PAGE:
• Dick, I didn’t deliberately change those shutter speeds. Shooting in aperture priority the SS changes as the lighting does and while trying to follow these quick birds around in the brush I don’t have time or opportunity to change my settings every time the lighting changes.

      1/2000 is often fast enough to freeze most movement but if I want no motion blur in wingtips I generally try for a minimum of 1/3200 with little birds. Larger birds don’t need nearly that much SS.

      I always try to err on the side of too much SS rather than too little if I have enough light. These days I don’t worry so much about a little noise from higher ISO’s to get those speeds.

      • Dick Harlow

        Just saying, my interest or verification of what I do was just what you said. Since I’ve become a member of your blog, I now shoot much higher SS than in the past and have been very happy with it, all because of you!! In the past I was too worried about the noise my pictures might show, and you are absolutely correct – don’t worry about the noise today! Thanks for our continuing education!

  • Marty K

    I always thought bugs were made by VW. 😉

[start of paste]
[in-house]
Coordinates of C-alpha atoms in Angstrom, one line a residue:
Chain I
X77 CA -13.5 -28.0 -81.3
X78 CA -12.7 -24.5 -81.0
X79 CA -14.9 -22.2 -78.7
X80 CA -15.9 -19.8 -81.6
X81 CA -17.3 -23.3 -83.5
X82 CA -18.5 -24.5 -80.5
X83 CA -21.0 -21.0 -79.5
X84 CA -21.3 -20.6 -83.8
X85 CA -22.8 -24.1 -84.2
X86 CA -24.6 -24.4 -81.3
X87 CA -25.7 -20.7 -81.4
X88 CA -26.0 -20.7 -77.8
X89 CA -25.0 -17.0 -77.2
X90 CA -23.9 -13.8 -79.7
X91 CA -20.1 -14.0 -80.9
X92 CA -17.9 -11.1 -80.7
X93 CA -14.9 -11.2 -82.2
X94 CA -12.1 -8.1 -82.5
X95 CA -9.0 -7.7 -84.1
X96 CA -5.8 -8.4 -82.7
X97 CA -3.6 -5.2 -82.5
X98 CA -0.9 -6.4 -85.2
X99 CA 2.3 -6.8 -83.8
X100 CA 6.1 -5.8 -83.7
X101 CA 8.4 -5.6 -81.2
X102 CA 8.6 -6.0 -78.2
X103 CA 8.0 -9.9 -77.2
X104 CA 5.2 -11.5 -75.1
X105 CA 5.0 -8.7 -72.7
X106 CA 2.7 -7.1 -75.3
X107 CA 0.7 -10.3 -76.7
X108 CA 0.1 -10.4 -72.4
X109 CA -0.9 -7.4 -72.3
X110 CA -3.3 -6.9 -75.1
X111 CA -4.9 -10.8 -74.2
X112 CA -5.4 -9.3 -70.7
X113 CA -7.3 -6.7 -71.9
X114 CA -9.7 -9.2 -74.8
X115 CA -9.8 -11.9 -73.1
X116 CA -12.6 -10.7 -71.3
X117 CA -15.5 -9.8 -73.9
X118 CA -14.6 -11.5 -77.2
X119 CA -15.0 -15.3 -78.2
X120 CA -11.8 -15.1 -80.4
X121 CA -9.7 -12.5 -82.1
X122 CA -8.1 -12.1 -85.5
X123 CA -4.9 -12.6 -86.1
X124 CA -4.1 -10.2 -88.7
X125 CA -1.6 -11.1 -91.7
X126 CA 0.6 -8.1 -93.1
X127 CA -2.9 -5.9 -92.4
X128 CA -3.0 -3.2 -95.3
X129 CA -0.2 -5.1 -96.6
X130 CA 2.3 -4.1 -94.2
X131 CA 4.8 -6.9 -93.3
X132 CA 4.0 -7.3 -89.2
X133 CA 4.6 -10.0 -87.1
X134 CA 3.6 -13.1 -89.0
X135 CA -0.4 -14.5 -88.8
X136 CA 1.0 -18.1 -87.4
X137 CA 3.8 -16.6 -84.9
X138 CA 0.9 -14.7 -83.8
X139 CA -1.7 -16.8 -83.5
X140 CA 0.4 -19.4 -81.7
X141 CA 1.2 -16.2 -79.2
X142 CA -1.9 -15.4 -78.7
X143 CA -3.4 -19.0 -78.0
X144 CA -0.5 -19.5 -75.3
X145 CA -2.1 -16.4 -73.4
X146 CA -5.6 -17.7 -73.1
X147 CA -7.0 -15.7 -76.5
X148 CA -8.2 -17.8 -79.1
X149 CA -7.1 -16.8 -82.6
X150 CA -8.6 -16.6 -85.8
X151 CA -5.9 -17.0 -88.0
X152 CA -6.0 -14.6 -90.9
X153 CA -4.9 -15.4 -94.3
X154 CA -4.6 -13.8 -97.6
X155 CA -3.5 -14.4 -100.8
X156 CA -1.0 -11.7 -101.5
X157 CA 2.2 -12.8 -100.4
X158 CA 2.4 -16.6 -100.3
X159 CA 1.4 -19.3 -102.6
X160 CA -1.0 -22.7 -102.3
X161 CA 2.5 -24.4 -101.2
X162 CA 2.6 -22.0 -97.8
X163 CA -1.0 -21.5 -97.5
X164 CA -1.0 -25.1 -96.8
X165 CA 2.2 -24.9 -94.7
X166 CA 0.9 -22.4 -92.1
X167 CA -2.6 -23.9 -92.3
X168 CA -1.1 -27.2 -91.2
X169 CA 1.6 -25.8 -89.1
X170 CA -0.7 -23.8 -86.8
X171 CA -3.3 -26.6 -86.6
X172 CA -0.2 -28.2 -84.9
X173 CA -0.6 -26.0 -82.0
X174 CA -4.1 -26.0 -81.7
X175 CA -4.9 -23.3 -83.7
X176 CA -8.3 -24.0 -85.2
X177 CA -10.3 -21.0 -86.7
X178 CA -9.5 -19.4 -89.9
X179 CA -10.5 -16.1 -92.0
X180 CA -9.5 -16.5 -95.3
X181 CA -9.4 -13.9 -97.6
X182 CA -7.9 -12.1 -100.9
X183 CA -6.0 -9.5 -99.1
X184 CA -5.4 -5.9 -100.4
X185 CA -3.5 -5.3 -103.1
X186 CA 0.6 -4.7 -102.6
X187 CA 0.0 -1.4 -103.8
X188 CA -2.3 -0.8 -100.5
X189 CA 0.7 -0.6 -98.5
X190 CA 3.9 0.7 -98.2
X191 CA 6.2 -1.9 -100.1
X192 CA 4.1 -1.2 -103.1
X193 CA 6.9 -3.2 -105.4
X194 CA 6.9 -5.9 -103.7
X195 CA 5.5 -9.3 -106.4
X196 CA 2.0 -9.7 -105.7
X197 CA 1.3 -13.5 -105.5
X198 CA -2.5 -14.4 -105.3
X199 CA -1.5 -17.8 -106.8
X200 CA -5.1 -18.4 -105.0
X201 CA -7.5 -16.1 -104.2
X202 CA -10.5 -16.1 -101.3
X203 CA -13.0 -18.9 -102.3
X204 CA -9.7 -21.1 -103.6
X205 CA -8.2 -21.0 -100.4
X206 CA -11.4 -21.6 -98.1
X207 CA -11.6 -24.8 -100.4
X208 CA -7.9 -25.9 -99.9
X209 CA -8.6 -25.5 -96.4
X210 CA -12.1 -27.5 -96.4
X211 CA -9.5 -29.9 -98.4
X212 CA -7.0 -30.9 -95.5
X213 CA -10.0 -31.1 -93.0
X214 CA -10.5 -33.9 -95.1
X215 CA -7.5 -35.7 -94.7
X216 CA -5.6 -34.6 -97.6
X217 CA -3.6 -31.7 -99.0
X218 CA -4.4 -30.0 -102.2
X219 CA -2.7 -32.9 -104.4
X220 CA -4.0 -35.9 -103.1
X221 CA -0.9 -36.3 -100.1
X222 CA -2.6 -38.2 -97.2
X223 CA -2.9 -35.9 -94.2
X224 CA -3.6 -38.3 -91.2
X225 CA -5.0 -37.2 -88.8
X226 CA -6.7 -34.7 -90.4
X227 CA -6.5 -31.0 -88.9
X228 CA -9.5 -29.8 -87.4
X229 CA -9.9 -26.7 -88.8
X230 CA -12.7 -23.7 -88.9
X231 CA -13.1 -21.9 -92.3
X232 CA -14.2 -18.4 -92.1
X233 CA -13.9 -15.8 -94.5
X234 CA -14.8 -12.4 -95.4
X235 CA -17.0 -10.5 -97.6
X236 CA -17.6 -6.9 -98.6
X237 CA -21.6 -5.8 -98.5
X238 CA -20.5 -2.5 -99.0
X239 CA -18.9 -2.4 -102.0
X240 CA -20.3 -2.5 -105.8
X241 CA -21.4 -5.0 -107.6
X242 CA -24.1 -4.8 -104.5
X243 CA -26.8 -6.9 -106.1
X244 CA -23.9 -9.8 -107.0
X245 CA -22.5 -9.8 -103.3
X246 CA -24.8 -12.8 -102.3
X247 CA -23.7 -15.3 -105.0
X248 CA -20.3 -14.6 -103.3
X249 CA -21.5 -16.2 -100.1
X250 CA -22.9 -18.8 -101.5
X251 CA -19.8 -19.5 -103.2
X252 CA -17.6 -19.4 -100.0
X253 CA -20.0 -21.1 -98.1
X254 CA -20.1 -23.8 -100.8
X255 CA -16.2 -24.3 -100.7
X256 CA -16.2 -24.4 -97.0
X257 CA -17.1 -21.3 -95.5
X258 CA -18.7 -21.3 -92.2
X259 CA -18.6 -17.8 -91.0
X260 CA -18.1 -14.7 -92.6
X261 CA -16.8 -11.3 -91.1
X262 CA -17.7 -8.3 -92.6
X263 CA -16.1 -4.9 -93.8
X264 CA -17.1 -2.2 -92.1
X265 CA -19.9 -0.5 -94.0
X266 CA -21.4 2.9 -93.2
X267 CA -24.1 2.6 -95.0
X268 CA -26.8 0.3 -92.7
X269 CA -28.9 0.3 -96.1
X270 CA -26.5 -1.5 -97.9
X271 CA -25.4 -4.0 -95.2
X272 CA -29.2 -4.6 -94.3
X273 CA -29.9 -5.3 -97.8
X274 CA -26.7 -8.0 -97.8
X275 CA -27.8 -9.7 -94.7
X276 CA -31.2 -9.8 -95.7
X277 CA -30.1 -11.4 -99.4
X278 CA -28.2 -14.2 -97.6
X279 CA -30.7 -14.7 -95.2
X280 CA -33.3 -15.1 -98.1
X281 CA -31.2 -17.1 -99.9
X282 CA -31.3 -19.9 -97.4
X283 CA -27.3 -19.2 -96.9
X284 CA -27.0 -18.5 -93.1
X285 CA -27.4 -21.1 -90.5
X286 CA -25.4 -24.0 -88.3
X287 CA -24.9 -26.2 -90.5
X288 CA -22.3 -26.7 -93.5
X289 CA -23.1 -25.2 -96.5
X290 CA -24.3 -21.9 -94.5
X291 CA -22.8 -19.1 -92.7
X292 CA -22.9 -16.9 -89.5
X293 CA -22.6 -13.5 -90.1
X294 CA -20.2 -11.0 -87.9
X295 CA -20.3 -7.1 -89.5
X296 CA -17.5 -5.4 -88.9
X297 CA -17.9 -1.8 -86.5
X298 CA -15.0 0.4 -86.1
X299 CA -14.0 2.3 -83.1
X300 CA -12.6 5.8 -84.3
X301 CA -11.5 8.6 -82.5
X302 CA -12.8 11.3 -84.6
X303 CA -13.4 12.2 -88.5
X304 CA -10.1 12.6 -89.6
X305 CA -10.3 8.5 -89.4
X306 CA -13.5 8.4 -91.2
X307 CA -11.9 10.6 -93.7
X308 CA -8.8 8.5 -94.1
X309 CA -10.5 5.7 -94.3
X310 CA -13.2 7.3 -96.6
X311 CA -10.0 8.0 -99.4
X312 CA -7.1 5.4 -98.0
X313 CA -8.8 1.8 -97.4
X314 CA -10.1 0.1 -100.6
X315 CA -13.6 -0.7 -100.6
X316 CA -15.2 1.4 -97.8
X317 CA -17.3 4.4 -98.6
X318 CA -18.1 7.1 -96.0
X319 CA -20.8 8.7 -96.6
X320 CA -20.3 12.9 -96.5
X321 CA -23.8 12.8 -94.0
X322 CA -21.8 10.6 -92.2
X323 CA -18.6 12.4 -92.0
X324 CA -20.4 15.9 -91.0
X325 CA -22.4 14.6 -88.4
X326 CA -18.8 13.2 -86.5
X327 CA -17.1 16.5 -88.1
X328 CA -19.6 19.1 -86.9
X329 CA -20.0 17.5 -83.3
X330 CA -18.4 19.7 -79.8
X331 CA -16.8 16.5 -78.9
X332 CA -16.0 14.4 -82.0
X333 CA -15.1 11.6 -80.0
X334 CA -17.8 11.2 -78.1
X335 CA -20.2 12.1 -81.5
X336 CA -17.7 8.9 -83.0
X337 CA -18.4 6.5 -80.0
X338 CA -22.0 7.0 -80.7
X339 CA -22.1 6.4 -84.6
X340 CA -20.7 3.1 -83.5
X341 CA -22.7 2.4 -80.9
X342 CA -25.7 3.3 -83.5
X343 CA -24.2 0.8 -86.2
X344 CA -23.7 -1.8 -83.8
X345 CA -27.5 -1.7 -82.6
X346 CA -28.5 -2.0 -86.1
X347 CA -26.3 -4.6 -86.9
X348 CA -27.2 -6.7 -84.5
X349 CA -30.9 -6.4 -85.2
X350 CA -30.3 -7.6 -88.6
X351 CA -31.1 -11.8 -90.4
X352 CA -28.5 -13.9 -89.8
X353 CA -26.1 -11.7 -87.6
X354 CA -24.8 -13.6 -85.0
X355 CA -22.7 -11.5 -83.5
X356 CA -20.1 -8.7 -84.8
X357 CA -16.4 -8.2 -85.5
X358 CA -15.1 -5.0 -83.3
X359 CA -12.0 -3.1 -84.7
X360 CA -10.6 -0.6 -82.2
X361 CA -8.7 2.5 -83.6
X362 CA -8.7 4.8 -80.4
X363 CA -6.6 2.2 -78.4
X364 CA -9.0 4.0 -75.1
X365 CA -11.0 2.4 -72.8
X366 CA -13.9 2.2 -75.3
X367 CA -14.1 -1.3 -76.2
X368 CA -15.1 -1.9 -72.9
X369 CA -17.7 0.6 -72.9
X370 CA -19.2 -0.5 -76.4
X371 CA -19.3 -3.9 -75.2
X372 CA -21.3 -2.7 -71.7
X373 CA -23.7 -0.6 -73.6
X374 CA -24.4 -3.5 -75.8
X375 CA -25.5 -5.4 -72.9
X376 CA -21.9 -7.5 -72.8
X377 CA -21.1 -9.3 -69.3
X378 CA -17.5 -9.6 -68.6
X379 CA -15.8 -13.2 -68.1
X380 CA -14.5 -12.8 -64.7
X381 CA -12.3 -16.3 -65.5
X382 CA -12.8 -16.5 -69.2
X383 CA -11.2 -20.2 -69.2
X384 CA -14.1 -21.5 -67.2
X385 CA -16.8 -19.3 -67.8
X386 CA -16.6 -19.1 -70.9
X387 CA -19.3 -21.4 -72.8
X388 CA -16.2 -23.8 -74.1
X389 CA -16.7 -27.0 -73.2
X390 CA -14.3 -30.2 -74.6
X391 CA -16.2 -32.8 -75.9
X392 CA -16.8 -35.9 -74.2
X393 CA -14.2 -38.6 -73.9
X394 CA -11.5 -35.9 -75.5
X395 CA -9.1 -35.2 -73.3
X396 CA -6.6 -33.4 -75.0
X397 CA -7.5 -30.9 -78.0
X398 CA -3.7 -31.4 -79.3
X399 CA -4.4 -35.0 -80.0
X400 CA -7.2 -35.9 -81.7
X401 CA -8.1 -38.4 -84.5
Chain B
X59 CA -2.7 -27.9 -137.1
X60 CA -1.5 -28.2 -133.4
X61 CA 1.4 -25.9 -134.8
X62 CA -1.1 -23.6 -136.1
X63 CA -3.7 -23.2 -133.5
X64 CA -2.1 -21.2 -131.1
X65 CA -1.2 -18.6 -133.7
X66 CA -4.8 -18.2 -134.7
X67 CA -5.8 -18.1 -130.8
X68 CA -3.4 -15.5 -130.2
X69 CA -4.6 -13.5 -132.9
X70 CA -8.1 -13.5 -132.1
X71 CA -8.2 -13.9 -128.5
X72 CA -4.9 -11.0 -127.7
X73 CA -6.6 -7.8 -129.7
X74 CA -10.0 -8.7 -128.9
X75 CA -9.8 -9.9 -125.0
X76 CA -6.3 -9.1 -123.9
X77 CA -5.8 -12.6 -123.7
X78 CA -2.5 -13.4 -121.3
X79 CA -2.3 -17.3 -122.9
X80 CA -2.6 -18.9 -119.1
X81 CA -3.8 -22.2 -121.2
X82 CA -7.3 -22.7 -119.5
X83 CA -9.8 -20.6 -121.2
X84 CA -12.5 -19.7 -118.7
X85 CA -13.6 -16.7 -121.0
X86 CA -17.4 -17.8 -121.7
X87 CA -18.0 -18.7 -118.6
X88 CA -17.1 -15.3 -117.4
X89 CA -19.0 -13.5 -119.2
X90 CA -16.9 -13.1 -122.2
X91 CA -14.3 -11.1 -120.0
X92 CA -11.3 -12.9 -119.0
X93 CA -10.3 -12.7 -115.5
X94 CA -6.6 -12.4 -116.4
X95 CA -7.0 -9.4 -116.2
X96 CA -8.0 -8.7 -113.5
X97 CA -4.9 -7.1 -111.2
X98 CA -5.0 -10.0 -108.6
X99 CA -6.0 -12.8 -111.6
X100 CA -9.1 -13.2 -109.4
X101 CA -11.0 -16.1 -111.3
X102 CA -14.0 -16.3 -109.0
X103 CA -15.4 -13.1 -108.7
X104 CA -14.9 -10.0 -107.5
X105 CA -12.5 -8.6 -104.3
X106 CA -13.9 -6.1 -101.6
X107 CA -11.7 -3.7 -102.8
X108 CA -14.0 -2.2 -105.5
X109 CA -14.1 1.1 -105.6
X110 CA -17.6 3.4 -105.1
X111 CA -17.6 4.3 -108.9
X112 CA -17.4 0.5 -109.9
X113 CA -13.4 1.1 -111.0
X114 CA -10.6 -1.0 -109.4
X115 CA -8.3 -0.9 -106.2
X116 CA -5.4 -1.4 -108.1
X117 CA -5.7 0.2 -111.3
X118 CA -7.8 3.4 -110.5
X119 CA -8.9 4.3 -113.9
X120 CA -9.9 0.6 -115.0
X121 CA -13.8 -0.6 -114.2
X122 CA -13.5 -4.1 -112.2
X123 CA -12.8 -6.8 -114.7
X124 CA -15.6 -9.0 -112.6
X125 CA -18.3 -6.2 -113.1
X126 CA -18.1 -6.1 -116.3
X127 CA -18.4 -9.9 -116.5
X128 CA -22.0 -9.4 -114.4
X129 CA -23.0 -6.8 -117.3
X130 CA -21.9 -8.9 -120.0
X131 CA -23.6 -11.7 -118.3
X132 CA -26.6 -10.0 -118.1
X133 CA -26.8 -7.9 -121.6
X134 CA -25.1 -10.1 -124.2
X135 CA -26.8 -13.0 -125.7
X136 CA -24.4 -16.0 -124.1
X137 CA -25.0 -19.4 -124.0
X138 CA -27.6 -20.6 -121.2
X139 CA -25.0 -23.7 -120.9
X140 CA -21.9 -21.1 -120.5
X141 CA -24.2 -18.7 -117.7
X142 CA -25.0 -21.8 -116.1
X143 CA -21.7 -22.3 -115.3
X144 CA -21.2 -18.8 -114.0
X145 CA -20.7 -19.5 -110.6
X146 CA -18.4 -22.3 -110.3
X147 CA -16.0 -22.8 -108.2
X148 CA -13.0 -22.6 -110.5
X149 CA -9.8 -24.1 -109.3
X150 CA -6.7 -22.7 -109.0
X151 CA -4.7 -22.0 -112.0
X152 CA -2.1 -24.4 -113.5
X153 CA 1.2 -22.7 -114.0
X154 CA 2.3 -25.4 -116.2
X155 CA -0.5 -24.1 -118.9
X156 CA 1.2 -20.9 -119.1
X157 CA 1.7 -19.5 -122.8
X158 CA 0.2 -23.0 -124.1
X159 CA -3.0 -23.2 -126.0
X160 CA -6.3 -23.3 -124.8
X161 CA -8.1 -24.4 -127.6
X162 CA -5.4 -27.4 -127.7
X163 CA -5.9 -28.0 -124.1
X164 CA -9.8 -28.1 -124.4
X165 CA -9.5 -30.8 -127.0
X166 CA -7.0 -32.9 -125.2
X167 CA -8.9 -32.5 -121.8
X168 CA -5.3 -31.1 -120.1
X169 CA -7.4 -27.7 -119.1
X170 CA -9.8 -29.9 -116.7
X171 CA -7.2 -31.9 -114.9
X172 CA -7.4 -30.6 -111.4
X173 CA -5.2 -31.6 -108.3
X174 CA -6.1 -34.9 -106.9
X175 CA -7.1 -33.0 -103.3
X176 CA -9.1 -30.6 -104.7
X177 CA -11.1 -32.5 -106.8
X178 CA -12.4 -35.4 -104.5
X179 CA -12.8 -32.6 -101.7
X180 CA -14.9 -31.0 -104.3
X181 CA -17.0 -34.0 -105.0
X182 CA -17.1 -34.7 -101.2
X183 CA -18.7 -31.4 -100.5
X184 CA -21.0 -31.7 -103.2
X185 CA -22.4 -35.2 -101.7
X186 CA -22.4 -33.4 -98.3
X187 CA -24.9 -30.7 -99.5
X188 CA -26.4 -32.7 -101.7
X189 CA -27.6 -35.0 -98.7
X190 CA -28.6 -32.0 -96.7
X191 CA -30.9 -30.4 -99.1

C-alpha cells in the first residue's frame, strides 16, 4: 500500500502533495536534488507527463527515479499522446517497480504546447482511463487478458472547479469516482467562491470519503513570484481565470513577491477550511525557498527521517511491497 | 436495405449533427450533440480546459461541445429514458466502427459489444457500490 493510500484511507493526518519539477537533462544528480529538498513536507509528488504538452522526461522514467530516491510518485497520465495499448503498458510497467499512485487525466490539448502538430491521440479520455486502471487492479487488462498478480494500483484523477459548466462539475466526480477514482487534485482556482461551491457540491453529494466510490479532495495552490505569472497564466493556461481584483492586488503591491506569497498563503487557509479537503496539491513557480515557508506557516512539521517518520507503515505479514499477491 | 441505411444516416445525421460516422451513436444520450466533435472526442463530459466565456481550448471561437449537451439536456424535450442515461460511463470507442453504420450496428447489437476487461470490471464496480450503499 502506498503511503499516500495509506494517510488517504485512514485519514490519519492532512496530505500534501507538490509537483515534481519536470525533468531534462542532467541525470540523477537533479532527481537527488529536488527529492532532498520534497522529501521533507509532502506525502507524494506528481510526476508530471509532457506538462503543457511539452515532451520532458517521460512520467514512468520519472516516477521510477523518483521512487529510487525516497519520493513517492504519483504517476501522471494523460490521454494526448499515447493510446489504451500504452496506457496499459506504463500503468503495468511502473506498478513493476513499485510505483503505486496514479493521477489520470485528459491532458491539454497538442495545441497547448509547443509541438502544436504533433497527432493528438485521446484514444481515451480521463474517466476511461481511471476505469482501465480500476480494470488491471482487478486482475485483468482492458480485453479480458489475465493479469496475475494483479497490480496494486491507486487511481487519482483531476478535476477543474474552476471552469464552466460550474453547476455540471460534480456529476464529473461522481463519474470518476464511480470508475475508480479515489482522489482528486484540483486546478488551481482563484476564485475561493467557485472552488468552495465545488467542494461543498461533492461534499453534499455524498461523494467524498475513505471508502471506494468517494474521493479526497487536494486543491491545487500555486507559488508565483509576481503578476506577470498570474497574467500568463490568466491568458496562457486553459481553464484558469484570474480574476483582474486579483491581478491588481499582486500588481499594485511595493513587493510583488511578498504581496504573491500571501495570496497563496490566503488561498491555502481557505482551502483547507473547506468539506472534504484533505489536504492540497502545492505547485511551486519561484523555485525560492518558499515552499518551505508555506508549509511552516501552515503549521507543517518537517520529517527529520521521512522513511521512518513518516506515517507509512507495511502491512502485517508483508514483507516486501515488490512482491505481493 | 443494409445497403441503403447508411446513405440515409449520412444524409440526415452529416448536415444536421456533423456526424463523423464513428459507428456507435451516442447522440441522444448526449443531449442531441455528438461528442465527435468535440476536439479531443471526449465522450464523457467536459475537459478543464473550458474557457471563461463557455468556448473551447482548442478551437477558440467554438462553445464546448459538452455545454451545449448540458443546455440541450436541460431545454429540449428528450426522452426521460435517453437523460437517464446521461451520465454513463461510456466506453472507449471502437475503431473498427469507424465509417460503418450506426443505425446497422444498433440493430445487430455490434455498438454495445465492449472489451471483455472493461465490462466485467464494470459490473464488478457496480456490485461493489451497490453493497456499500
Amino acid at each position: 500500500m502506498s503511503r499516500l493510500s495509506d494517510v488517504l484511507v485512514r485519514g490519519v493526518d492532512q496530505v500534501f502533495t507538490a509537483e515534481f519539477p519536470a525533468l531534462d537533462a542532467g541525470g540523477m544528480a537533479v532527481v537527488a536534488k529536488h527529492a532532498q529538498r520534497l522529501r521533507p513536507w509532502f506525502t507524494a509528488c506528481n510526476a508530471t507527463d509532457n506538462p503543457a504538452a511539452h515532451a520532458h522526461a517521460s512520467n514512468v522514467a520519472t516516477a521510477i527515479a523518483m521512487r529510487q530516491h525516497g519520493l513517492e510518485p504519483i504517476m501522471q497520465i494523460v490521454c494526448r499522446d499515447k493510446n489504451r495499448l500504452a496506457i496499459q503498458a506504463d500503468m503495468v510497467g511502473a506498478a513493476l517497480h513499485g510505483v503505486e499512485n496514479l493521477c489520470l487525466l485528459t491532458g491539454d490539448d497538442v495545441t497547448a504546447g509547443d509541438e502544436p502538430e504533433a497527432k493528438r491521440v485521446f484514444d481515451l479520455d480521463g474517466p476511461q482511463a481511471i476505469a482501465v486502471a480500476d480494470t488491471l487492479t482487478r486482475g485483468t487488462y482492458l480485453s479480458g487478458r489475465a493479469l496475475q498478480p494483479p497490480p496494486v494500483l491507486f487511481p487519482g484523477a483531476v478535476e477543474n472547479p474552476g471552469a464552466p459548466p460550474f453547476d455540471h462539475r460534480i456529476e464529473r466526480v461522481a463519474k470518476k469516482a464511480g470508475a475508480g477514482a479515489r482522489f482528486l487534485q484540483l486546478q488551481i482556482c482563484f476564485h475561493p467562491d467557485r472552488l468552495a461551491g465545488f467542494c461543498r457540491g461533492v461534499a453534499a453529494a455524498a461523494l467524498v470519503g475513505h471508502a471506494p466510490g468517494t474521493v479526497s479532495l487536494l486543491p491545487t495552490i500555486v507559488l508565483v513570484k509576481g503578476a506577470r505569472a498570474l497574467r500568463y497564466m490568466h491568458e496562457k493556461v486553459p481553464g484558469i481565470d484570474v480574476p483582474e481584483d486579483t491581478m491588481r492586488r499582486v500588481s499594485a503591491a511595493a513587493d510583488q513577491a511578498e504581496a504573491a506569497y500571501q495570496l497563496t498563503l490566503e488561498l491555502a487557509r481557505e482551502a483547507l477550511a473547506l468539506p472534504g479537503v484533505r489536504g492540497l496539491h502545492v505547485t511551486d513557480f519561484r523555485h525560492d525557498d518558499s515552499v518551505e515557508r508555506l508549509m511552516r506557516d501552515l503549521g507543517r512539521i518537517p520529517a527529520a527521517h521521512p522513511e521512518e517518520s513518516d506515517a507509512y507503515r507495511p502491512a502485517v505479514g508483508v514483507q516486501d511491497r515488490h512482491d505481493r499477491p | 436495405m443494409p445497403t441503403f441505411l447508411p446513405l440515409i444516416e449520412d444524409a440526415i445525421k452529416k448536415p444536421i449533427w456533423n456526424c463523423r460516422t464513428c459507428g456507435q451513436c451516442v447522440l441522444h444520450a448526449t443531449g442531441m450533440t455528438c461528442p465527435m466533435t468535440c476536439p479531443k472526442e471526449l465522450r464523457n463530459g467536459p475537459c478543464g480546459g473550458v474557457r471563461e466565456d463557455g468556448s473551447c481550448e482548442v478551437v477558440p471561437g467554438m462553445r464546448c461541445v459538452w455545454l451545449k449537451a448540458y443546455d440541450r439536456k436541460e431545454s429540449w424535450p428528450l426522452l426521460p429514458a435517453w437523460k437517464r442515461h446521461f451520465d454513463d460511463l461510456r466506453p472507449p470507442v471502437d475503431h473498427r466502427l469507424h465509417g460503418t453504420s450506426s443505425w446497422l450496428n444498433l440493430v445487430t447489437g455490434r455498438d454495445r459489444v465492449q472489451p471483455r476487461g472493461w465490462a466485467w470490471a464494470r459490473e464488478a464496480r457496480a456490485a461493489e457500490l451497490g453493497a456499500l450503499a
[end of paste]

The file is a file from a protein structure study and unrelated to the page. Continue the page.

Thank you for sacrificing your own blood to bring us these wonderful behavior shots! Those are quite the mouthfuls in those last two. I can imagine some very happy chicks.

    • “I always thought bugs were made by VW”

      Or things that mess up our computers…

      I keep telling myself that even the nasty “bugs” serve a purpose (such as providing nutrition for chicks as you mention, Marty) but it’s very hard to appreciate biting gnats or be generous toward them in any way. And they’re so very small I doubt many birds eat them anyway. I know spiders do though…

      • Marty K

        Bug can also be what your little brother does to you. 😉

        As far as the spider food goes, we’ll just have to keep thinking of Charlotte and Wilbur (but not Templeton — he was a brat!). 🙂

  • Judy Gusick

    Such lovely, subtly colored birds. 🙂 They definitely have jerky movements. We have some thrashers here later in the summer but they are a rusty color. Fortunately, we don’t get the biting gnats and, if the swallows nest in the vicinity, few mosquitos either. Beautiful shots, Ron even if you did get eaten up!

    • It’s the price you pay on the island this time of year, Judy. If there’s a breeze or it’s colder than usual they aren’t quite so bad, especially in early morning.

      Are your thrashers Brown Thrashers instead of Sage Thrashers? I think Brown Thrashers have more red in them.

  • Charlotte Norton

    What a wonderful series Ron!!